The fear of “no game in town”
Will 2019 see the start of a recession? Consensus says no, but the financial market slump in December shows that investors are now demanding higher risk premia. To our minds, this is not so much a reflection of changing real economic fundamentals but rather a deeper-rooted concern that we are shifting from the situation where central banks were “the only game in town” to one with “no game in town”.
How would a 'Hard Brexit' affect the U.K. economy?
Michala Marcussen, group chief economist at Societe Generale, talks about the Brexit negotiations and the implications for the British economy. She speaks with Manus Cranny and Yousef Gamal El-Din on "Bloomberg Daybreak: Middle East."
The paradox of uncertainty
A certain level of uncertainty is part of life, and insurance (both private and public) and precautionary savings help manage this so that we can go about our lives unabated. At times, however, uncertainty increases well beyond these levels, often driven by political events. Faced with such uncertainty shocks, business managers will often freeze new investment and hiring decisions, while consumers delay spending on big ticket items such as cars or the purchase of a new home.
Bitcoins, cash and tulips
Bitcoins generated much excitement in 2017, starting off the year valued at just over $1 000 per bitcoin and closing the year at around $10 000, having peaked at close to $19 000 in mid-December 2017. While the extreme volatility of Bitcoin generates both spectacular gains and devastating losses, it significantly reduces the ability of the crypto-currency to serve as a means of payment; the purpose for which it was originally designed. Michala Marcussen, Group Chief Economist, explains the latest trends around the bitcoin.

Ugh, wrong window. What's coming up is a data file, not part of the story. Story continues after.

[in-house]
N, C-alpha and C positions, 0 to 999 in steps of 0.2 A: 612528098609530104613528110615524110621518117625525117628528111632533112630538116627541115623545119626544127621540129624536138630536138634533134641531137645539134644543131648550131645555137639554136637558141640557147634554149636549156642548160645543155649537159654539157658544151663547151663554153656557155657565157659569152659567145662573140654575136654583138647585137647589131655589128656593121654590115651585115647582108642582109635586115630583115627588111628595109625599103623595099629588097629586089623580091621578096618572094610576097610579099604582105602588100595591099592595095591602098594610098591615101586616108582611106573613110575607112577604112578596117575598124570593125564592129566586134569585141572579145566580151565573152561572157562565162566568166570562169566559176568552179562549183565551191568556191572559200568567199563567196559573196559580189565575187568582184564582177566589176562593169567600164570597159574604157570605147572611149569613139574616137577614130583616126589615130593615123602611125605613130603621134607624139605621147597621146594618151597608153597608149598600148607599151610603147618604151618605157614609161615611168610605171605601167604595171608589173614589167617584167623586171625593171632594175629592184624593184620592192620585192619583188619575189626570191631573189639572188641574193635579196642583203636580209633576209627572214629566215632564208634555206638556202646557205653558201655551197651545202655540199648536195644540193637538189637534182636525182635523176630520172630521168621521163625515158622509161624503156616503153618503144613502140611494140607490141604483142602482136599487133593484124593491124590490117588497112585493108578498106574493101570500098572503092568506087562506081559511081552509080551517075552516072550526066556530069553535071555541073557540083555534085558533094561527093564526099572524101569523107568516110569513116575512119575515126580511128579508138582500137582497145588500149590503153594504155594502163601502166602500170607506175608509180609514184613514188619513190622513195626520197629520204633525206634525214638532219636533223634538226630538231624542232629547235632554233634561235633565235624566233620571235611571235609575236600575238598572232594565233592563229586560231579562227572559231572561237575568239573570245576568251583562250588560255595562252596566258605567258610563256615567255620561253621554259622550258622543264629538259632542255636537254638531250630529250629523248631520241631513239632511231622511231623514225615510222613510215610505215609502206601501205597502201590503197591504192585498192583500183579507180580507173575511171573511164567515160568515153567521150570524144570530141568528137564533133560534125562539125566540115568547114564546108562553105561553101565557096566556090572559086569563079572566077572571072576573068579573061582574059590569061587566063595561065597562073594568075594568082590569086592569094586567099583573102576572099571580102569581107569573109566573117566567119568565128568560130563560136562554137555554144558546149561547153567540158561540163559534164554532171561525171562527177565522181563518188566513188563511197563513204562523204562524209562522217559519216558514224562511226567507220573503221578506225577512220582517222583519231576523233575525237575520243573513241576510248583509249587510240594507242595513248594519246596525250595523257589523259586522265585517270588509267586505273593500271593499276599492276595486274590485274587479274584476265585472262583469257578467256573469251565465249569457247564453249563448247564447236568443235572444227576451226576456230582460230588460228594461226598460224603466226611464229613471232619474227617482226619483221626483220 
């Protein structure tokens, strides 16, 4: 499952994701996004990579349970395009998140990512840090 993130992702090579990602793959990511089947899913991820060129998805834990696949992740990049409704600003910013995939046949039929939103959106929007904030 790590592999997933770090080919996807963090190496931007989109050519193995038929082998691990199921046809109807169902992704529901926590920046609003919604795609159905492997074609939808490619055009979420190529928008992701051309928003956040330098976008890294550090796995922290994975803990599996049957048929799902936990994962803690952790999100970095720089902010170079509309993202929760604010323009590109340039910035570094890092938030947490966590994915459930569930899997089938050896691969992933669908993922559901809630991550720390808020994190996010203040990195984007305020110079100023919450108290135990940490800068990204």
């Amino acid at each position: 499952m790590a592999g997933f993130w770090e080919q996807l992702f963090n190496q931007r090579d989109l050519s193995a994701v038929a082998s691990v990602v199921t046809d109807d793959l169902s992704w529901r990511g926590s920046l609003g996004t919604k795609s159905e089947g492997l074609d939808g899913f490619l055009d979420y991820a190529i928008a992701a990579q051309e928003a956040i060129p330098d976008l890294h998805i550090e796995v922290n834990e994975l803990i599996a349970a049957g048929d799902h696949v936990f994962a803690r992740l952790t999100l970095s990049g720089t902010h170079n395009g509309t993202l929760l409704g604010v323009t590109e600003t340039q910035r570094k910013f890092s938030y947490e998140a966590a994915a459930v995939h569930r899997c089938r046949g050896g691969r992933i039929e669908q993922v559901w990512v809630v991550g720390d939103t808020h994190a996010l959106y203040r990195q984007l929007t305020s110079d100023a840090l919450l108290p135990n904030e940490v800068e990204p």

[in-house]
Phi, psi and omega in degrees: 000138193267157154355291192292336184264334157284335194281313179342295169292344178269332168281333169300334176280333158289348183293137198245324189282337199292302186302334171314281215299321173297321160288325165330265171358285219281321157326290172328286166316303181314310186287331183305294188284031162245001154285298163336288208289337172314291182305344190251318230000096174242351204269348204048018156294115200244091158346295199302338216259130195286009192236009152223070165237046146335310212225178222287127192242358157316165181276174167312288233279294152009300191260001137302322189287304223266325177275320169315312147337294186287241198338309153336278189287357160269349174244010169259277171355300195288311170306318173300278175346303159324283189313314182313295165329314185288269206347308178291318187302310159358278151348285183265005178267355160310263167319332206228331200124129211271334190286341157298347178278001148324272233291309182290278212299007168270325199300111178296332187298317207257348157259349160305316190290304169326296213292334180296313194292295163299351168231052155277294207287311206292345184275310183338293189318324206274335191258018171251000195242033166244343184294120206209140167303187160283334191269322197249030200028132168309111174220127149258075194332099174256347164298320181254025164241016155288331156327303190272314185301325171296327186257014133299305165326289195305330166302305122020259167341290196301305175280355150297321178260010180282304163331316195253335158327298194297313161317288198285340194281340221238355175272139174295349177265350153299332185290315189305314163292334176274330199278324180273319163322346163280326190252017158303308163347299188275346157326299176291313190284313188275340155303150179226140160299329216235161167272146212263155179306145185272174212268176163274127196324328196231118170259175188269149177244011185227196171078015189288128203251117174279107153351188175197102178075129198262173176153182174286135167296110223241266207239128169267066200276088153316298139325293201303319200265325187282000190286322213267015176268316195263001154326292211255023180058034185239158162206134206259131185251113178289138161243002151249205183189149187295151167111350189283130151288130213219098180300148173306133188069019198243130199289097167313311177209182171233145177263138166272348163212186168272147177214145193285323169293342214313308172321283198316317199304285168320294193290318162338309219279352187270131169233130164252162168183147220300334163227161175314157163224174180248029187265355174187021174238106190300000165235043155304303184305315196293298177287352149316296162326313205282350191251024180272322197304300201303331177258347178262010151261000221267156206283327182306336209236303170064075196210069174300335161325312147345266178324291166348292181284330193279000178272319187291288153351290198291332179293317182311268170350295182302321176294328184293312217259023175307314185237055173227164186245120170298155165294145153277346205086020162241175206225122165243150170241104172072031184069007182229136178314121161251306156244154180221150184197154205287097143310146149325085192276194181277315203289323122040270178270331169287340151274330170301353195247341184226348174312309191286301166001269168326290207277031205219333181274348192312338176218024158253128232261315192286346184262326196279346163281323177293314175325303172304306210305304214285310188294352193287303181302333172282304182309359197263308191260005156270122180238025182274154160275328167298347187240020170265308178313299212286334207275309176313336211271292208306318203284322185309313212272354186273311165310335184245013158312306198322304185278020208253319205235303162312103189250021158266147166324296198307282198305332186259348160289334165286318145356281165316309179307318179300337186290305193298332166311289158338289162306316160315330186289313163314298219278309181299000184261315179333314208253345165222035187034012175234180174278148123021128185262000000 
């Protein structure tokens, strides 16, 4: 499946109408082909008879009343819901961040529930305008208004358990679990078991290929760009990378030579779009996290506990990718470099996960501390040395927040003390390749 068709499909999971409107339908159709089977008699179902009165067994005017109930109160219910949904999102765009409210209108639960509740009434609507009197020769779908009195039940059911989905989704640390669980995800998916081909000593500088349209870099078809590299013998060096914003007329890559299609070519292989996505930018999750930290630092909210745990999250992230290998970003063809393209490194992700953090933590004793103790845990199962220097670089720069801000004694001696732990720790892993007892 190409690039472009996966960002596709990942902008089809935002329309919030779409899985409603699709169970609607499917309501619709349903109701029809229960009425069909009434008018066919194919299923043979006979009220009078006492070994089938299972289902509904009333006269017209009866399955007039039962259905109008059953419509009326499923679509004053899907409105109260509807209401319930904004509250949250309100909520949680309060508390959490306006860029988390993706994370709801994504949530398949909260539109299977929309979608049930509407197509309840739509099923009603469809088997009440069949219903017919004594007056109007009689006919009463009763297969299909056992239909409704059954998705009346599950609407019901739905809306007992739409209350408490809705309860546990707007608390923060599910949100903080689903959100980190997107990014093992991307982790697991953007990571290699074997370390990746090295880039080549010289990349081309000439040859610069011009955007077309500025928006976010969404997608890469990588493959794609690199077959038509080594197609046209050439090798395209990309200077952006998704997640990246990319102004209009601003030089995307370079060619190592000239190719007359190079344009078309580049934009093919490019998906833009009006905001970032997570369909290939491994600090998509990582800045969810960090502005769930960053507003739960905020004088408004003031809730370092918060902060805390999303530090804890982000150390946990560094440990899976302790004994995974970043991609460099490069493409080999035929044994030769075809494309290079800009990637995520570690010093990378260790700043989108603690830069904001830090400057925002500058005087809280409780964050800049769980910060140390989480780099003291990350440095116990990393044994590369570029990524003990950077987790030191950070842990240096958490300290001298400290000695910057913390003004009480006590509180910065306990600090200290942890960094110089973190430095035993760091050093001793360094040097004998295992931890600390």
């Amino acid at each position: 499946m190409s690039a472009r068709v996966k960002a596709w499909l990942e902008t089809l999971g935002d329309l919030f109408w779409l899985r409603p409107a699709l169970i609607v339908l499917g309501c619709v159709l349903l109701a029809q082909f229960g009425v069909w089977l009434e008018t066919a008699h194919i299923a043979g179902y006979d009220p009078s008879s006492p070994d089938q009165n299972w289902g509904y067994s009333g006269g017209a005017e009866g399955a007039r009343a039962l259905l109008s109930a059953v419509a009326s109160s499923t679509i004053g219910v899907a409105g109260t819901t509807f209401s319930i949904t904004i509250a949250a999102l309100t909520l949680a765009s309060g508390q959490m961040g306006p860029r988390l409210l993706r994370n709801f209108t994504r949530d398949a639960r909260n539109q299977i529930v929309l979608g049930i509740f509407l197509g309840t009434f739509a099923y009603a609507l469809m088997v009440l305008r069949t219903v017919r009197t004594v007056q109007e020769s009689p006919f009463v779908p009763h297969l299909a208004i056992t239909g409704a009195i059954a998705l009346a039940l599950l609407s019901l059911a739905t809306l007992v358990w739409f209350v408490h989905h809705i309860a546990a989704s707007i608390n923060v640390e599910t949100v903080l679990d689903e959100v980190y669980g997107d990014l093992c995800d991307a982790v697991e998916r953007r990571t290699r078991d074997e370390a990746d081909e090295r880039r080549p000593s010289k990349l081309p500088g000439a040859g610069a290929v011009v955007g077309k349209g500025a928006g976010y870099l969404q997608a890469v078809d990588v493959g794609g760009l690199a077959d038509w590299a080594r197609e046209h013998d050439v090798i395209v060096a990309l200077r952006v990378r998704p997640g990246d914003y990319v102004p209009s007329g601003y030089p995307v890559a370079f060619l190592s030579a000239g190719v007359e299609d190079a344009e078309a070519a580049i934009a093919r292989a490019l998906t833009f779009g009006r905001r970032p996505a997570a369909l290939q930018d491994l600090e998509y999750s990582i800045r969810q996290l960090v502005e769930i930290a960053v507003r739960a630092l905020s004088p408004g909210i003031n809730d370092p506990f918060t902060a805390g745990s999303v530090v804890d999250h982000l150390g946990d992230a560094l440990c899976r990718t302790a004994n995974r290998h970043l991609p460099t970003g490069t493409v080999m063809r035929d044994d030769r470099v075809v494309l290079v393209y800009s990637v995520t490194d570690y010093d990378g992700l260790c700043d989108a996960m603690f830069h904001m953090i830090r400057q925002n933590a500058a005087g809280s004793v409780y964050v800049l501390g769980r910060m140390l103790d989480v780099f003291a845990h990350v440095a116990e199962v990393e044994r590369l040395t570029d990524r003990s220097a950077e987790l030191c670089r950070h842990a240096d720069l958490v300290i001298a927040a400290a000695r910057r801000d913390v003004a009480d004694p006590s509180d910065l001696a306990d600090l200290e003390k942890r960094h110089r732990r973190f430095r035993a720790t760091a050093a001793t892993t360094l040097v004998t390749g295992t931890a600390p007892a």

The quantitative easing retreat
The world has entered a new era, with the central bank liquidity tap – on full since the 2008 crisis – now being gradually turned off. While the Fed continues with quantitative tightening (QT), that is, the shrinking of its balance sheet, the ECB ended its quantitative easing (QE) programme on 31 December 2018. Monetary tightening could have disruptive effects.
Slower and less balanced expansion
The expansion under way since mid-2016 continues, but has lost momentum and, just like a bicycle moving at less speed, is now in greater danger of losing balance. Boosted by fiscal expansion, the US economy has resisted the headwinds of Fed tightening and political uncertainty, but activity in the euro area and China has slowed more markedly. We expect global growth to clock in at 3.7% in 2018 and to slow to 3.5% and 3.4% in 2019 and 2020 respectively.
Can the euro challenge “King Dollar”?
In his State of the Union speech in Strasbourg on 12 September, European Commission President Jean-Claude Juncker announced that proposals would be presented before the end of year aimed at “strengthening the international role” of the euro against the dollar. “It is absurd, he lamented, that European companies buy European planes in dollars and not in euros“. But does the euro have the means to challenge the hegemony of the dollar?
Italy’s Fiscal Multiplier Trap
The impact of discretionary fiscal policy on economic growth is an ongoing topic of debate, and not least these days between Brussels and Rome. Weighing up the different mechanisms at work, we find that the multiplier on fiscal expansion in Italy today is below the levels needed to bring down the debt-to-GDP ratio. Conversely, should the Italian government switch the fiscal lever to austerity, we are concerned that this too could prove self-defeating. In a nutshell, Italy seems caught in a “fiscal multiplier trap”. Breaking out of this requires a much stronger focus on growth boosting structural reforms.
Monetary Policy: back to normal?
The 2008 financial crisis witnessed unprecedented policy responses from the world’s major central banks. Main central banks cut their policy rate to near 0%, exhausting the conventional monetary options. Then, to further ease financial conditions, they started to design a variety of unorthodox monetary policy tools commonly labelled as “unconventional monetary policies”. These have included “lower-for-longer” forward guidance on the short-term rate, large-scale asset purchases, large-scale liquidity provis.